• A kite is a quadrilateral with two pairs of adjacent sides equal.

    Write down other definitions that work for these quadrilaterals.

    1. Rectangle:
    2. Square:
    3. Rhombus:
    4. Kite:
    5. Trapezium:

Unknown angles and sides of quadrilaterals

Finding unknown angles and sides

Find the length of all the unknown sides and angles in the following quadrilaterals. Give reasons to justify your statements. (Also recall that the sum of the angles of a quadrilateral is 360°.)

  1. 64400.png 

  2. 64418.png 

  3. ABCD is a kite.


  4. The perimeter of RSTU is 23 cm.


  5. PQRS is a rectangle and has a perimeter of 40 cm.



What is congruency?

  1. \( \triangle ABC\) is reflected in the vertical line (mirror) to give \(\triangle KLM\).

    Are the sizes and shapes of the two triangles exactly the same?

  2. \({\triangle}\text{MON}\) is rotated 90° around point F to give you \({\triangle}\text{TUE}\).

    Are the sizes and shapes of \({\triangle}\text{MON}\) and \({\triangle}\text{TUE}\) exactly the same?

  3. Quadrilateral ABCD is translated 6 units to the right and 1 unit down to give quadrilateral XRZY.

    Are ABCD and XRZY exactly the same?

In the previous activity, each of the figures was transformed (reflected, rotated or translated) to produce a second figure. The second figure in each pair has the same angles, side lengths, size and area as the first figure. The second figure is thus an accurate copy of the first figure.

When one figure is an image of another figure, we say that the two figures are congruent.

The word congruent comes from the Latin word congruere, which means "to agree". Figures are congruent if they match up perfectly when laid on top of each other.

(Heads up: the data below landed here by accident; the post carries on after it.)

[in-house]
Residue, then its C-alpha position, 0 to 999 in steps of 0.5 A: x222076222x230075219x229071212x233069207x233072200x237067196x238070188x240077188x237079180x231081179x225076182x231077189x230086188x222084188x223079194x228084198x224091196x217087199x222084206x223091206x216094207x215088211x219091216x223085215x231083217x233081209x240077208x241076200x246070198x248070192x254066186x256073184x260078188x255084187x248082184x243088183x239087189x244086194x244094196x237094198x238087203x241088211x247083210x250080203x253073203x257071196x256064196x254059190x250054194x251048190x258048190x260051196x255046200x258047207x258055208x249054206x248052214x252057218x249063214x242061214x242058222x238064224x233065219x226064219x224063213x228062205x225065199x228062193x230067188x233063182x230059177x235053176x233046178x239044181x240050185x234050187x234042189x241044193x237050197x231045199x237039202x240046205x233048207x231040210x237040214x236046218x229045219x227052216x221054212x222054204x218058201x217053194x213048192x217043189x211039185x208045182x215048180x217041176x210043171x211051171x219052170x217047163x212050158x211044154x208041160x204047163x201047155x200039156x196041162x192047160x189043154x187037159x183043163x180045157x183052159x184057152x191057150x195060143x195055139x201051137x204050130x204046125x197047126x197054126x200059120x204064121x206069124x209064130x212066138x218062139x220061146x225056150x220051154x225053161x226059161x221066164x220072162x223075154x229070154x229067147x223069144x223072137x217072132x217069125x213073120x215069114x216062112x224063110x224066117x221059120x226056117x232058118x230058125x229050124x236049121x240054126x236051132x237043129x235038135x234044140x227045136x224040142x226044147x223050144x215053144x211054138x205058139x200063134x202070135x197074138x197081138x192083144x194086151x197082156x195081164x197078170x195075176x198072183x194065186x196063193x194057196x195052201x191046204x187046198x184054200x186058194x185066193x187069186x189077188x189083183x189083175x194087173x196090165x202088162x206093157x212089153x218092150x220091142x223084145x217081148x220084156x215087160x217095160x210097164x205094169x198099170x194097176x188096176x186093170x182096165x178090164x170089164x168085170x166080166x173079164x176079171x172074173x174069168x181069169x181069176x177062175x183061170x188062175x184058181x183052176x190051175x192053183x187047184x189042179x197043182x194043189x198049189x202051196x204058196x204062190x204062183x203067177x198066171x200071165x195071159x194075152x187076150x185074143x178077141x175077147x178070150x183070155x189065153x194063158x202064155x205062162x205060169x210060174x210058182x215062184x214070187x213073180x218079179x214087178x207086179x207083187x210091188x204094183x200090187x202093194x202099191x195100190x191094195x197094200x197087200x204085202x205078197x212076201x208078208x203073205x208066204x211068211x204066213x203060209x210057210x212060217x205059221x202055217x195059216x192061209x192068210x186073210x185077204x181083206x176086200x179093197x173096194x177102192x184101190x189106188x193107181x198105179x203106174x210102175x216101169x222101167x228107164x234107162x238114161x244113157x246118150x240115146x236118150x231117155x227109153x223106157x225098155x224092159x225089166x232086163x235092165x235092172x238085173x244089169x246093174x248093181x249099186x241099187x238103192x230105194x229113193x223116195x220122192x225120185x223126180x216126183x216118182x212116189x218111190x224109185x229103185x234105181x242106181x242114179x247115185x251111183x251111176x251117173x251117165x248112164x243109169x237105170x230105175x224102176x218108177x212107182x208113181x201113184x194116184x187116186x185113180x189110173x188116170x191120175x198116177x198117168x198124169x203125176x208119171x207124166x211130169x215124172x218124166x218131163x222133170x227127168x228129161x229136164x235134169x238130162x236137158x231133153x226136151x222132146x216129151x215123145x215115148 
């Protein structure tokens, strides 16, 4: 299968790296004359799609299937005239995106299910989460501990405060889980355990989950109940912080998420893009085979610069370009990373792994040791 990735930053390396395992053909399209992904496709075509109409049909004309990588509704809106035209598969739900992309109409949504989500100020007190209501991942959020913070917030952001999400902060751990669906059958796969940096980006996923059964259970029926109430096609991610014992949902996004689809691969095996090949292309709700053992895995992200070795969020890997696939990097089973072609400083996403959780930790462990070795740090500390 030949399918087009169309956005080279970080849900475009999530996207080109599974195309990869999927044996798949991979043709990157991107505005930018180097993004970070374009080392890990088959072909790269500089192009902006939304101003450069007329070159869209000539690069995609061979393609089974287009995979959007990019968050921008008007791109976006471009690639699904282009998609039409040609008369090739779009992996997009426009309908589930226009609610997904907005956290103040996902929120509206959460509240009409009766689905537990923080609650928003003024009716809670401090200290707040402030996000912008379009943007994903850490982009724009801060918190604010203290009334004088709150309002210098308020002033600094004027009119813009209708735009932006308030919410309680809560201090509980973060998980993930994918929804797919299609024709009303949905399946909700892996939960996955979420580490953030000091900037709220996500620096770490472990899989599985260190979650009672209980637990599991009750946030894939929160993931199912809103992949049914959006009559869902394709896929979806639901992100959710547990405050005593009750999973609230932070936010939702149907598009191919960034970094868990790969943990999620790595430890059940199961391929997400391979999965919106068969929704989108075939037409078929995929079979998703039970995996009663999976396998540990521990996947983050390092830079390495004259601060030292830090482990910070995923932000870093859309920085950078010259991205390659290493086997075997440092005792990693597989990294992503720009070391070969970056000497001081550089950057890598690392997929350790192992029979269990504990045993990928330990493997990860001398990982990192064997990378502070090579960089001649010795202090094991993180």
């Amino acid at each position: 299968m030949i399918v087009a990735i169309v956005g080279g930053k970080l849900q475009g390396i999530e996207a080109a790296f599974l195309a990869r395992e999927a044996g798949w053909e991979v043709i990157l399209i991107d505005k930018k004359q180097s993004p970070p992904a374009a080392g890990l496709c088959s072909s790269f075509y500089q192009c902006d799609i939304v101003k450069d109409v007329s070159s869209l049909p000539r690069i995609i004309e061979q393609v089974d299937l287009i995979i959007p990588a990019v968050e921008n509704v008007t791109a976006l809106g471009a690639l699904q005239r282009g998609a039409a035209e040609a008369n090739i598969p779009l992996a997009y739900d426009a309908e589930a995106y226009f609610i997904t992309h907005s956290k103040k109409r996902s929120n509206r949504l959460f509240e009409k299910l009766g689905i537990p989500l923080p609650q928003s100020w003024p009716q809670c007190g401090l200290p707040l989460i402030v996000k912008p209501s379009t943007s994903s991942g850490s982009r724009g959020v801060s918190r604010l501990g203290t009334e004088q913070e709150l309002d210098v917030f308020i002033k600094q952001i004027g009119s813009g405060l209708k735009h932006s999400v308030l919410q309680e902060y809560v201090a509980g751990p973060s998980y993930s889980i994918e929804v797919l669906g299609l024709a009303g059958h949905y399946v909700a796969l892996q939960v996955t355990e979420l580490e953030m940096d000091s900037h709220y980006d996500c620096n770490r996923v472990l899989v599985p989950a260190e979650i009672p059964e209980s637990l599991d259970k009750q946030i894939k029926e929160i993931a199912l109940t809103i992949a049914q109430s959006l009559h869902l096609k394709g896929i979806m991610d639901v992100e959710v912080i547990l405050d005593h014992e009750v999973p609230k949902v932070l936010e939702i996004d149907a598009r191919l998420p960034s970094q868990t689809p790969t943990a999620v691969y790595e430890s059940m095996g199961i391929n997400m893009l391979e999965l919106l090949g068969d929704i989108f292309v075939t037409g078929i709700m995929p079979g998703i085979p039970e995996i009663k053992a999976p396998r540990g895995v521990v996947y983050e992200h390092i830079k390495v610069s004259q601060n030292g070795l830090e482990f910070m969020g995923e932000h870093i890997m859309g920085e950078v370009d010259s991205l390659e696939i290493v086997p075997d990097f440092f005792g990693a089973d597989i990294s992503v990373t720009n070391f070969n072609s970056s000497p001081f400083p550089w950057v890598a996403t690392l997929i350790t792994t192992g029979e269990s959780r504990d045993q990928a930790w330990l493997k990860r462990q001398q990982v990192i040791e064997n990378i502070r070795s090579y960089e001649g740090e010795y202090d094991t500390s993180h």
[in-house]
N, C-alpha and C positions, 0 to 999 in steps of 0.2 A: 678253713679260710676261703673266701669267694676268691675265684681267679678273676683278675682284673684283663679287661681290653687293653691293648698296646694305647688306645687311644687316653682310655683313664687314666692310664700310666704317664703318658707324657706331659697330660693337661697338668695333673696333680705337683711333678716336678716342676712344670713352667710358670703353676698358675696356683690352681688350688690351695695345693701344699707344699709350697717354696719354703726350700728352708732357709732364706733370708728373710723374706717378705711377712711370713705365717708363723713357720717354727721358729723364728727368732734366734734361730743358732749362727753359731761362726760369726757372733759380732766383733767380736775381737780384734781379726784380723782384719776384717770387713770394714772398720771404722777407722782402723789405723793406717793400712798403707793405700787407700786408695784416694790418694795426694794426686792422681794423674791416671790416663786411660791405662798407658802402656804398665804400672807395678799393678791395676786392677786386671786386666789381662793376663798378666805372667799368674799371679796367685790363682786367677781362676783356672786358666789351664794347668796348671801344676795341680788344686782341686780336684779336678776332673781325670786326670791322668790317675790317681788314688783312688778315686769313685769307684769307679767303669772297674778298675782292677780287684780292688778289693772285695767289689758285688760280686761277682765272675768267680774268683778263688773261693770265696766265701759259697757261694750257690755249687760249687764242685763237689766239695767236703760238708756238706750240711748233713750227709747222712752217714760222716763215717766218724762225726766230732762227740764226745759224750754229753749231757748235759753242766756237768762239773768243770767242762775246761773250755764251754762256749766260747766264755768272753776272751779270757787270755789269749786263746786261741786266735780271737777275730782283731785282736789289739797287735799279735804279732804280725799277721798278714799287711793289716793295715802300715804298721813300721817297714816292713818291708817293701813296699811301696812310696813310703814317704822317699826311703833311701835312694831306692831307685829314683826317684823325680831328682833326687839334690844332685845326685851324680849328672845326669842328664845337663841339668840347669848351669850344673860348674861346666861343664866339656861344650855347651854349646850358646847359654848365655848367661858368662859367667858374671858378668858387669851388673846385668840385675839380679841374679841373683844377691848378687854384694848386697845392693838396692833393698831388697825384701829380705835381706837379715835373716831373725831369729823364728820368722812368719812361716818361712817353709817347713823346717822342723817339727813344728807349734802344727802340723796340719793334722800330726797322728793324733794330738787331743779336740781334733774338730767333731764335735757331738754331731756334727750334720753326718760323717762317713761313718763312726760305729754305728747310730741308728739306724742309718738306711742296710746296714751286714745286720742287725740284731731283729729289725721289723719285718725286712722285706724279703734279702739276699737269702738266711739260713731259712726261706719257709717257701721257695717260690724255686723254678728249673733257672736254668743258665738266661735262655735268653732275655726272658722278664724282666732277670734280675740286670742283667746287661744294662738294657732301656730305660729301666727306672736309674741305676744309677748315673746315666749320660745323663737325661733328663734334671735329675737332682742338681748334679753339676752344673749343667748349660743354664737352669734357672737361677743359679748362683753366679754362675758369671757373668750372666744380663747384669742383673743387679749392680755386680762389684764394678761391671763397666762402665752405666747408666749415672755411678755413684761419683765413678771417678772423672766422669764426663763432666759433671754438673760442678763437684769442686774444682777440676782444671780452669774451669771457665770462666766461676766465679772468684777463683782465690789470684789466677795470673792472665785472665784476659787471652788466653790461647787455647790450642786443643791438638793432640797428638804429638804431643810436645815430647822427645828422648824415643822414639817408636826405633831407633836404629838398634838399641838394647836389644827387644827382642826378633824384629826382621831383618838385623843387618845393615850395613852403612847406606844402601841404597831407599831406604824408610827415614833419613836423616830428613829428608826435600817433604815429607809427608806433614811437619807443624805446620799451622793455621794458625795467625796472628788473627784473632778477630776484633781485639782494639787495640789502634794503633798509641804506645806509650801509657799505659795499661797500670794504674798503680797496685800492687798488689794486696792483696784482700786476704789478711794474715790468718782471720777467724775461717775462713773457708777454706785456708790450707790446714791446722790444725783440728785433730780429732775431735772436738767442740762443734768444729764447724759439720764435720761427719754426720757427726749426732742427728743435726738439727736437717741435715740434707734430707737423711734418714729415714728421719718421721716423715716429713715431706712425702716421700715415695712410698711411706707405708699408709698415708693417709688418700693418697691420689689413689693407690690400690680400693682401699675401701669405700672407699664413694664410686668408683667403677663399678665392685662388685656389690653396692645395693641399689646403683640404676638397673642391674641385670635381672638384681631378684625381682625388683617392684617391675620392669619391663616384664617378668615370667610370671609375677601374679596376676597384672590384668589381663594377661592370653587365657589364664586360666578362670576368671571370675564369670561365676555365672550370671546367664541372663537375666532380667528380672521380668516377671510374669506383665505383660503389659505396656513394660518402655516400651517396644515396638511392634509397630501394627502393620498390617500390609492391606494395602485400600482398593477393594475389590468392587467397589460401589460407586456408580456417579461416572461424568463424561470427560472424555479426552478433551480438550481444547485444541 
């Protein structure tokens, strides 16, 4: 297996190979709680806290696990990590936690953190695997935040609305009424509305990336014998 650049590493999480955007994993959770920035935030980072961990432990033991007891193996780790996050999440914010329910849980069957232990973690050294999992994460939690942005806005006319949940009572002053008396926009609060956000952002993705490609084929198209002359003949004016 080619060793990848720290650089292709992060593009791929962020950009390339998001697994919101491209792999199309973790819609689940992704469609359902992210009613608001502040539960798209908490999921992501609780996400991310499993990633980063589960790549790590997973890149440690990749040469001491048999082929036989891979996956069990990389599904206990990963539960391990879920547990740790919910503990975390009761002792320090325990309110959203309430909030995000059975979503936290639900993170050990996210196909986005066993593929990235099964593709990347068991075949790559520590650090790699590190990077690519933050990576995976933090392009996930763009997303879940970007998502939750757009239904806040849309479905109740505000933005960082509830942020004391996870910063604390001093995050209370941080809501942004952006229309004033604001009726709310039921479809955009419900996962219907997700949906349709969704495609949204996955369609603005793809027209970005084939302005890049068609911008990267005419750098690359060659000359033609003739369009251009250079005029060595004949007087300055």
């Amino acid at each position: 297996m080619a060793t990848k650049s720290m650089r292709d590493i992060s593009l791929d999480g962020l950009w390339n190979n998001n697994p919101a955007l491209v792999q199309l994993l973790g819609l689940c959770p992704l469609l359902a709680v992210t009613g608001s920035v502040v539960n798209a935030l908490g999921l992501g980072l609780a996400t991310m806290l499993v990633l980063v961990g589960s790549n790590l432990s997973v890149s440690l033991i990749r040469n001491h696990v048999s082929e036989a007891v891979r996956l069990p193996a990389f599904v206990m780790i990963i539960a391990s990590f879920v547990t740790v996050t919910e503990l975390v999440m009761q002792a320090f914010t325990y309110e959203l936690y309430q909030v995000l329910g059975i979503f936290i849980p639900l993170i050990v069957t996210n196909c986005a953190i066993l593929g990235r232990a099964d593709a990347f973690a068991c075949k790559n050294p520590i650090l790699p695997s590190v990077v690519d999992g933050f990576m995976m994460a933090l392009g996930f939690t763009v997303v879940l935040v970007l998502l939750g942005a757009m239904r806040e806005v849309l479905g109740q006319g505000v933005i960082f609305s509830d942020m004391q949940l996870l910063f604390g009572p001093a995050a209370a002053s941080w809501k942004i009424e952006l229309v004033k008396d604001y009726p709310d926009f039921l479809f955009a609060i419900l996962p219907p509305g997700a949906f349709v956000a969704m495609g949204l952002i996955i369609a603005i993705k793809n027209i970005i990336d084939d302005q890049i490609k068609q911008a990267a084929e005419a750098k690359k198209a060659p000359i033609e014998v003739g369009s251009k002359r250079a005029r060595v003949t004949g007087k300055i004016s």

The symbol for congruent is: \(\equiv\)

Notation of congruent figures

When we name shapes that are congruent, we name them so that the matching, or corresponding, angles are in the same order. For example, in \({\bf{\triangle}\text{ABC}}\) and \({\bf{\triangle}\text{KLM}}\) on the previous page:

\(\hat{A}\) is congruent to (matches and is equal to) \(\hat{K}\).

\(\hat{B}\) is congruent to \(\hat{M}\).

\(\hat{C}\) is congruent to \(\hat{L}\).

We therefore use this notation: \({\bf{\triangle}\text{ABC}} \equiv {\bf{\triangle}\text{KML}}\).

We cannot assume that, when the angles of polygons are equal, the polygons are congruent. You will learn about the conditions of congruence in Grade 9.

Similarly for the other pairs of figures on the previous page: \({\bf{\triangle}\text{MON}} \equiv {\bf{\triangle}\text{ETU}}\) and \({\bf ABCD} \equiv {\bf XRZY}\).

The notation of congruent figures also shows which sides of the two figures correspond and are equal. For example, \({\triangle}\text{ABC} \equiv {\triangle}\text{KML}\) shows that:

\(\text{AB = KM, BC = ML and AC = KL}\)

The incorrect notation \({\triangle}\text{ABC} \equiv {\triangle}\text{KLM}\) will show the following incorrect information:

\( \hat{B} = \hat{L}, ~\hat{C} = \hat{M},~\text{AB = KL, AC = KM}\)

Identifying congruent angles and sides

Write down which angles and sides are equal between each pair of congruent figures.

  1. \({\triangle}\text{PQR} \equiv {\triangle}\text{UCT}\)
  2. \({\triangle}\text{KLM} \equiv {\triangle}\text{UWC}\)
  3. \( {\triangle}\text{GHI}\equiv {\triangle}\text{QRT}\)
  4. \({\triangle}\text{KJL}\equiv {\triangle}\text{POQ}\)